This garbage crisis has also been an opportunity for the Lebanese to show their indignation towards the never-ending political crisis in which Lebanon is stuck, which is indeed paralyzing the political institutions in the Land of Cedars. The Parliament has failed to elect a new president since the end of Michel Sleiman's term in May 2014, and the first vote held in the parliament to elect a new president ended with no candidate receiving a majority. Since then, Nabih Berri, speaker of the Parliament, has summoned more than thirty sessions, none of which have actually taken place: the quorum of 86 out of 125 deputies requiring the election of a president has so far not been reached. In fact, as no agreement on a consensual candidate has been concluded between the two main political rivals, the parties decided to boycott the sessions. Even if the president of the Lebanese Republic (chosen among the Maronite community) has no significant power and the government assumes presidential prerogatives in case of a vacuum, the unwritten “National Pact” is broken. Indeed, the Lebanese political leaders decided in 1943 that the three largest sects would share the main positions of power in the Republic: the president must be a Maronite Christian, the Prime Minister a Sunni Muslim, and the speaker of the Parliament a Shia Muslim. But, as a result of the presidential vacuum, Christians are not represented anymore in positions of power in the state, and the normal functioning of the Republic has been disrupted. This is not an unprecedented situation. A similar situation occurred at the end of the civil war between 1988 and 1989 for 408 days and more recently between 2007 and 2008 for 184 days.6 The country also went through ten months without a government between April 2013 and February 2014 due to a disagreement on its composition between rival political blocs. Meanwhile, the Parliament has twice auto-extended its term since 2009, alluding to “extraordinary circumstances” related with the war in Syria and the jihadi threat.7 This move has been considered undemocratic or even unconstitutional by a number of citizens and political parties.8 The political crisis would not be complete without mentioning the inertia of the national unity government, blocked by rival political groups benefiting from a veto power. Therefore, the executive is unable to make decisions on issues such as the nomination of new senior security and military officials or the garbage crisis. As a matter of fact, Lebanon has the fourth least efficient government according to the World Economic Forum.9

Thus, during the demonstrations denouncing the garbage crisis, while most of the protestors’ slogans were focused on demands of accountability from the politicians, others were clearly blaming the Lebanese sectarian system for leading the country into a serious deadlock. In fact, this highlights the common root of both the dysfunction and corruption of the state and the permanent political crisis: the consociational democracy and its experience in Lebanon.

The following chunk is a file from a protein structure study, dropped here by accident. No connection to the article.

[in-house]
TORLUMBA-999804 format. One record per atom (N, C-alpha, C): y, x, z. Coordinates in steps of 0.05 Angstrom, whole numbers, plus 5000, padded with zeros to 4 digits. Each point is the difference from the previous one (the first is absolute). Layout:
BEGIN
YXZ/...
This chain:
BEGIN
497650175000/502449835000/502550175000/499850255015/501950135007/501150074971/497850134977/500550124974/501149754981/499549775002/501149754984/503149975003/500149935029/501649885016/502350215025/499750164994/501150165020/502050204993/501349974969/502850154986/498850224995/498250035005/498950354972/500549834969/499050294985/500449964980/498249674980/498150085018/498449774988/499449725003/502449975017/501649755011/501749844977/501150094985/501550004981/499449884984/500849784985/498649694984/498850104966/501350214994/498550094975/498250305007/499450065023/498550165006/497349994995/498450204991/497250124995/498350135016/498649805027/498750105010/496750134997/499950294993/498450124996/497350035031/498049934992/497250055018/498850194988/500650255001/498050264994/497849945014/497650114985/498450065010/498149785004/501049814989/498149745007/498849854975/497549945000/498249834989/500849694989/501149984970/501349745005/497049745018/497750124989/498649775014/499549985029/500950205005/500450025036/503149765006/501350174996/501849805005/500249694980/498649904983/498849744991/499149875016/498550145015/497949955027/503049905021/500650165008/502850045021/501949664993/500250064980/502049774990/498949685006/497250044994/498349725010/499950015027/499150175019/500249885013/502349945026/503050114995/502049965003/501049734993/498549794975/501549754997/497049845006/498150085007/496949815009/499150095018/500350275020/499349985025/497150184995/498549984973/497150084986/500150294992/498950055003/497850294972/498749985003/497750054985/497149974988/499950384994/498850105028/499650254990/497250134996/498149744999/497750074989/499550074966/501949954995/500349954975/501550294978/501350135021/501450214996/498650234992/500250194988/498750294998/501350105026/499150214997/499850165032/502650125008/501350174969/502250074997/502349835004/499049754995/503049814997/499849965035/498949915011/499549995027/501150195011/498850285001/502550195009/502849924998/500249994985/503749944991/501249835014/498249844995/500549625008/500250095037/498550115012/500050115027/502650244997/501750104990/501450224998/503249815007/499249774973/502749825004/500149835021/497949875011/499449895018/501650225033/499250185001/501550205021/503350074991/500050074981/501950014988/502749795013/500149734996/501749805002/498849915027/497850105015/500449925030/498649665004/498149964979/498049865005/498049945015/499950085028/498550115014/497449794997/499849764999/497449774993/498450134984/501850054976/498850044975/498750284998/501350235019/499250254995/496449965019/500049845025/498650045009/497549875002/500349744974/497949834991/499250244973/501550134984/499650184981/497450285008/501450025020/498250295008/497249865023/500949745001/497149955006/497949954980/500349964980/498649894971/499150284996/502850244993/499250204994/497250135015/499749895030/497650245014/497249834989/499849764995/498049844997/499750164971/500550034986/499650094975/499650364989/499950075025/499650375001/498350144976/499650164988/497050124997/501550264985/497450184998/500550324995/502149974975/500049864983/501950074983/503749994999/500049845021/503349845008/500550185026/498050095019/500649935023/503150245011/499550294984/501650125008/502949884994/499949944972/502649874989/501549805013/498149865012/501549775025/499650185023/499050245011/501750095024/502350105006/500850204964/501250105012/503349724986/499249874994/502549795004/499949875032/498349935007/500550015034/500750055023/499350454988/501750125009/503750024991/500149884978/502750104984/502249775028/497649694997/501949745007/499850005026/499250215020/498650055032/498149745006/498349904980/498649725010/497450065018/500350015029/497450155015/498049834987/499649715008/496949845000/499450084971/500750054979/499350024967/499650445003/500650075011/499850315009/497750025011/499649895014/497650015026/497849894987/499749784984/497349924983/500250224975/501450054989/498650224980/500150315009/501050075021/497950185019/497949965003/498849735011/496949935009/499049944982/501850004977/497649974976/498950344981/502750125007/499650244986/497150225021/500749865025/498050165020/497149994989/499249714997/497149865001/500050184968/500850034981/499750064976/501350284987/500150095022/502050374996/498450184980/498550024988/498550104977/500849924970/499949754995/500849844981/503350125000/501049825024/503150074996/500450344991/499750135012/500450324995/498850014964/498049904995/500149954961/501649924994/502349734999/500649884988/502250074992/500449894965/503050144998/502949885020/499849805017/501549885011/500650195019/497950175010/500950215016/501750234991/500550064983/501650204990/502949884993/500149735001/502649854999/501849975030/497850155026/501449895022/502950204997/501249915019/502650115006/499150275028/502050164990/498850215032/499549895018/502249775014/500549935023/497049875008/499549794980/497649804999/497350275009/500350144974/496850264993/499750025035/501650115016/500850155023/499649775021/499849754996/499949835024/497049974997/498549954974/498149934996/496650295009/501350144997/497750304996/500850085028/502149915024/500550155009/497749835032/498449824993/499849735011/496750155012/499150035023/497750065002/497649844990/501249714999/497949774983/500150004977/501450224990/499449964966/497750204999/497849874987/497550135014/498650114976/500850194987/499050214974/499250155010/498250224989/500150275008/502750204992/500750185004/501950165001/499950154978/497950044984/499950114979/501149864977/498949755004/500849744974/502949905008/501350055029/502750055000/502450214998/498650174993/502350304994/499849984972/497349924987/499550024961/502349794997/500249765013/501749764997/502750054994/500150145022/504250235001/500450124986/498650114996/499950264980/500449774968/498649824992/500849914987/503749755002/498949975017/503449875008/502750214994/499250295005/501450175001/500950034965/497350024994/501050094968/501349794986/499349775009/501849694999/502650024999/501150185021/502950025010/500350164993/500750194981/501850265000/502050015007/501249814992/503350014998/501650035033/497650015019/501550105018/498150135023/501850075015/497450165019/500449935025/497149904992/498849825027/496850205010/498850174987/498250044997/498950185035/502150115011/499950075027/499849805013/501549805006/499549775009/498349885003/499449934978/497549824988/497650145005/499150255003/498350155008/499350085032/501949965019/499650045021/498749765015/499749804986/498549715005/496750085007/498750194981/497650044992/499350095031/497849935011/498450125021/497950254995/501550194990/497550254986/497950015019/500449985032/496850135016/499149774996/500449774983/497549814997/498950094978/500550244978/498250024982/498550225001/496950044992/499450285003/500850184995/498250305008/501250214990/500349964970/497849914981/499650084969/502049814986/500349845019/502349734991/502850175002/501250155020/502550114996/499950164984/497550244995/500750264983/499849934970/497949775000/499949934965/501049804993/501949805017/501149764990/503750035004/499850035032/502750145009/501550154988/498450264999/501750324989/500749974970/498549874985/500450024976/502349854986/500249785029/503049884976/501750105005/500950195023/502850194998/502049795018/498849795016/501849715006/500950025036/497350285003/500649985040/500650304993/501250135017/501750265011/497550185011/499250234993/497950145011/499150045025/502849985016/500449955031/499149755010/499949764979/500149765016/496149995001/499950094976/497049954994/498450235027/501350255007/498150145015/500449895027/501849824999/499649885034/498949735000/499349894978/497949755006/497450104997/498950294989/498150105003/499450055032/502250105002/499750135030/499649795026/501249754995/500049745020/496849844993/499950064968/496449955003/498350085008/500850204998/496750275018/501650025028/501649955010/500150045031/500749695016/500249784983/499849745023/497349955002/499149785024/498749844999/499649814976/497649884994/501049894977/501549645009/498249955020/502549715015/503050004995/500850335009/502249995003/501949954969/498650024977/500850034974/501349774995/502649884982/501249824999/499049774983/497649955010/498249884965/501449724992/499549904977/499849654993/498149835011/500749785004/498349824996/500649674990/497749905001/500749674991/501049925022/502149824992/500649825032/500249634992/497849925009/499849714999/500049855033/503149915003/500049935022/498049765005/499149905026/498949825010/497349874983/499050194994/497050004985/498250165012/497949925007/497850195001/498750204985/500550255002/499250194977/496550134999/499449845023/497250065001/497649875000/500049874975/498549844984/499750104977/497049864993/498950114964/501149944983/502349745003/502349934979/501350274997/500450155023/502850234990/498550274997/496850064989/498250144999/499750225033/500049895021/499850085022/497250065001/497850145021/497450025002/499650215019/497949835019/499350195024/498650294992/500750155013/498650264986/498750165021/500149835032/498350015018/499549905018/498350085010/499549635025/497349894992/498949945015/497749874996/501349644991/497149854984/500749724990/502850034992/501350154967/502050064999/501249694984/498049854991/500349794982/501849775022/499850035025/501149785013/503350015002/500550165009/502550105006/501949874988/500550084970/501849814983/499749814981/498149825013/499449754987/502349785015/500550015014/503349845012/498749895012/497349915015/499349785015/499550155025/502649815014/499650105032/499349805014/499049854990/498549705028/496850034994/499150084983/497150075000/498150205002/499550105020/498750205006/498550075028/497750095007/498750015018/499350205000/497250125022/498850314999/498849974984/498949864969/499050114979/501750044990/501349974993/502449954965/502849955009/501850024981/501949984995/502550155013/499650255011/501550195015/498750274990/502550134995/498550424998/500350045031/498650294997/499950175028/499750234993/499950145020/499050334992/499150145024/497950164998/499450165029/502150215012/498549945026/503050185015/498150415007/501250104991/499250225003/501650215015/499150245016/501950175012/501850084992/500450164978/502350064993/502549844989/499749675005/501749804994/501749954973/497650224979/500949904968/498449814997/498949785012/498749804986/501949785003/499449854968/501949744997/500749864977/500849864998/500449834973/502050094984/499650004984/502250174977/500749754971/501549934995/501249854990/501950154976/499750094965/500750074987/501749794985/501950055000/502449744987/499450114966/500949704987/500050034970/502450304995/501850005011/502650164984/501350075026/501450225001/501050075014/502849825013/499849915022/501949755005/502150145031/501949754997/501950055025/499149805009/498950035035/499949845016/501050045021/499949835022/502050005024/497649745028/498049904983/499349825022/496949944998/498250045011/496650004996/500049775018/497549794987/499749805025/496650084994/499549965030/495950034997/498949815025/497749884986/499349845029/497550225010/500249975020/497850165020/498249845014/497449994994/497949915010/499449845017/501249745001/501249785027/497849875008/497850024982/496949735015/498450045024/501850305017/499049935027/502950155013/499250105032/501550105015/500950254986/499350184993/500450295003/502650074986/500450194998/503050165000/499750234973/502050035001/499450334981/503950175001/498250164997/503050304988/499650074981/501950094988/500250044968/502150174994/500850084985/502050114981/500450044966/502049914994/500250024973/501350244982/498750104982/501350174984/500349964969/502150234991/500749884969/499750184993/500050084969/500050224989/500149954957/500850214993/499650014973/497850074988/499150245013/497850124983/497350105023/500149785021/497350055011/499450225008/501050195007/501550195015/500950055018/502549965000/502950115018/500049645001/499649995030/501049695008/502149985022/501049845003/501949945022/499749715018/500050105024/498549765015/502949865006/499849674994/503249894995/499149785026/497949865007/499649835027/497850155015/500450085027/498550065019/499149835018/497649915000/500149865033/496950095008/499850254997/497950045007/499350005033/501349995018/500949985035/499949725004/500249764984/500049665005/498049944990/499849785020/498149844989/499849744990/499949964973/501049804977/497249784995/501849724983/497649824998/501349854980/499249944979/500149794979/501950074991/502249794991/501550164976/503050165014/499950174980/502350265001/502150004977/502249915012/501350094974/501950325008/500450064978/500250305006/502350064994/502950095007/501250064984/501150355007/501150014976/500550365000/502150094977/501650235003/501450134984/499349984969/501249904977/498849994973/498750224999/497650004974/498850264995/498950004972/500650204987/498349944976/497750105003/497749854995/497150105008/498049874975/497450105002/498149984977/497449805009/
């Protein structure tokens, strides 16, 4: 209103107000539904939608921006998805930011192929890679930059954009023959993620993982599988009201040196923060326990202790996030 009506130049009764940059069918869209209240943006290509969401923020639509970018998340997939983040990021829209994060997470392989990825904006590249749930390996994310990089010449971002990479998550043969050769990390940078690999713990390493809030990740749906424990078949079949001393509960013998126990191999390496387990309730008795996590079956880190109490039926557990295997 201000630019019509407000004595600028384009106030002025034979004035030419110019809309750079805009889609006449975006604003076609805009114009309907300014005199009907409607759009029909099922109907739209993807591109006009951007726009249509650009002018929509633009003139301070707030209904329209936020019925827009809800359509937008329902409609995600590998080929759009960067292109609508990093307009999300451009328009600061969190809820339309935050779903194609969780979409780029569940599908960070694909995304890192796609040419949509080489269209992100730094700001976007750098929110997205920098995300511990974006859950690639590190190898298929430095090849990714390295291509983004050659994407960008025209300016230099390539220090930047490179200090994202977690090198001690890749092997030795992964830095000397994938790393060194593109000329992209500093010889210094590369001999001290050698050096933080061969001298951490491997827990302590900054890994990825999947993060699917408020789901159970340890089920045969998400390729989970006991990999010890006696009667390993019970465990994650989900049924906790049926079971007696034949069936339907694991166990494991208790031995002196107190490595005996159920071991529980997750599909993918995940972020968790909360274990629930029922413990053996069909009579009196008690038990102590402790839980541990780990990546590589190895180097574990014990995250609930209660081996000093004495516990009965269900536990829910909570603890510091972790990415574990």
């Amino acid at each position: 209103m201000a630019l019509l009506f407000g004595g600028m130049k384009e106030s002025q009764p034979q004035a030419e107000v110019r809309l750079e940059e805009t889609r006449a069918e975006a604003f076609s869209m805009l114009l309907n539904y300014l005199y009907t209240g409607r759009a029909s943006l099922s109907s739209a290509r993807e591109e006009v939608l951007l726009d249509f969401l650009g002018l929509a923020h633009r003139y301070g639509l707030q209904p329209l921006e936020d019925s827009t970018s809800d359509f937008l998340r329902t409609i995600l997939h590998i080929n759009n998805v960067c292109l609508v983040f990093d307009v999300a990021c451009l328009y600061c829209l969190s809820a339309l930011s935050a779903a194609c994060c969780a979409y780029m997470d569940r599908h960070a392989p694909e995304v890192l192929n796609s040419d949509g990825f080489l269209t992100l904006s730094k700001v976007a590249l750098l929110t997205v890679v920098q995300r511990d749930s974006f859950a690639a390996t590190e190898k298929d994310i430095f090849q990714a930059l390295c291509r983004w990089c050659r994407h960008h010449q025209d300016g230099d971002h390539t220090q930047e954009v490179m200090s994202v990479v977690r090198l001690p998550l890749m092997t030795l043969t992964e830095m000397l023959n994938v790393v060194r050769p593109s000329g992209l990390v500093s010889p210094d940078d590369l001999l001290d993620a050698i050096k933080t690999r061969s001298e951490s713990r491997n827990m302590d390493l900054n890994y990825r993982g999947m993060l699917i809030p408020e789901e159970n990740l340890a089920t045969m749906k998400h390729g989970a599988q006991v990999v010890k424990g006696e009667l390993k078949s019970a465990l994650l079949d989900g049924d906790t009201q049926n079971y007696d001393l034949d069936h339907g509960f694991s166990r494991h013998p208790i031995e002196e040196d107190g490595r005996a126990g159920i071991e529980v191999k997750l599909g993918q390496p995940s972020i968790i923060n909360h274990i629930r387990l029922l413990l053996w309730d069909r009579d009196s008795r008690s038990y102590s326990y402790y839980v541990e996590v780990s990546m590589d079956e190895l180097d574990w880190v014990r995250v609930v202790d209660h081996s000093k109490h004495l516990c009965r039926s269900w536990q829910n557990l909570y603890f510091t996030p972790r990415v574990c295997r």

Indeed, Lebanon is one of the very few countries that have adopted a consociational democracy as a political regime. One of the reasons that lie behind the adoption of such a rare system is the extraordinary religious diversity of the Lebanese population. In fact, there are a total of seventeen officially recognized religious communities in the country, of which seven carry significant political weight: Sunni Muslims, Shia Muslims, Maronite Christians, Greek Orthodox Christians, Greek Catholic Christians, Druzes, and Armenians (ethnic community). From the second part of the 19th century under Ottoman rule through the French mandate (1920-1943), political sectarianism was little by little institutionalized by foreign powers. These powers used confessionalism to spread their influence and to secure a pacifistic coexistence after conflicts broke out between Maronites and Druzes due to foreign interference and various internal factors. As a result of this heritage, in the aftermath of the independence from the French mandate in 1943, Muslim and Christian leaders agreed for the consociational democracy formula as a political system to safeguard the political participation of all the different Lebanese communities. Theoretically, and as implemented in Lebanon, this model is based on four great principles, which can be stated briefly: 1) the need for a grand coalition government including representatives of the different communities; 2) a proportional political and administrative representation of the different communities; 3) a segmental autonomy conferred to these communities regarding the management of personal status (marriage, divorce, and inheritance); 4) a mutual veto right conferred to these communities.10 Mainly designed to prevent conflict in highly heterogeneous societies,11 this model failed to serve its fundamental purpose as Lebanon engaged in a devastating civil war from 1975-1990. As the peace was restored in the country, the Lebanese political leaders and warlords decided to renew their faith in consociationalism by establishing an equal representation of Muslims and Christians instead of the previous 6/5 majority in favor of Christians by enacting the Taif Agreement. However, the new version of the sectarian regime has not succeeded in giving Lebanon political stability. The country has rather gone through much political tension, which has led to violence in May 2008, political paralysis, and increasing clientelism and corruption undermining the role of the state.

The Root Cause: A Dysfunctional Consociational Democracy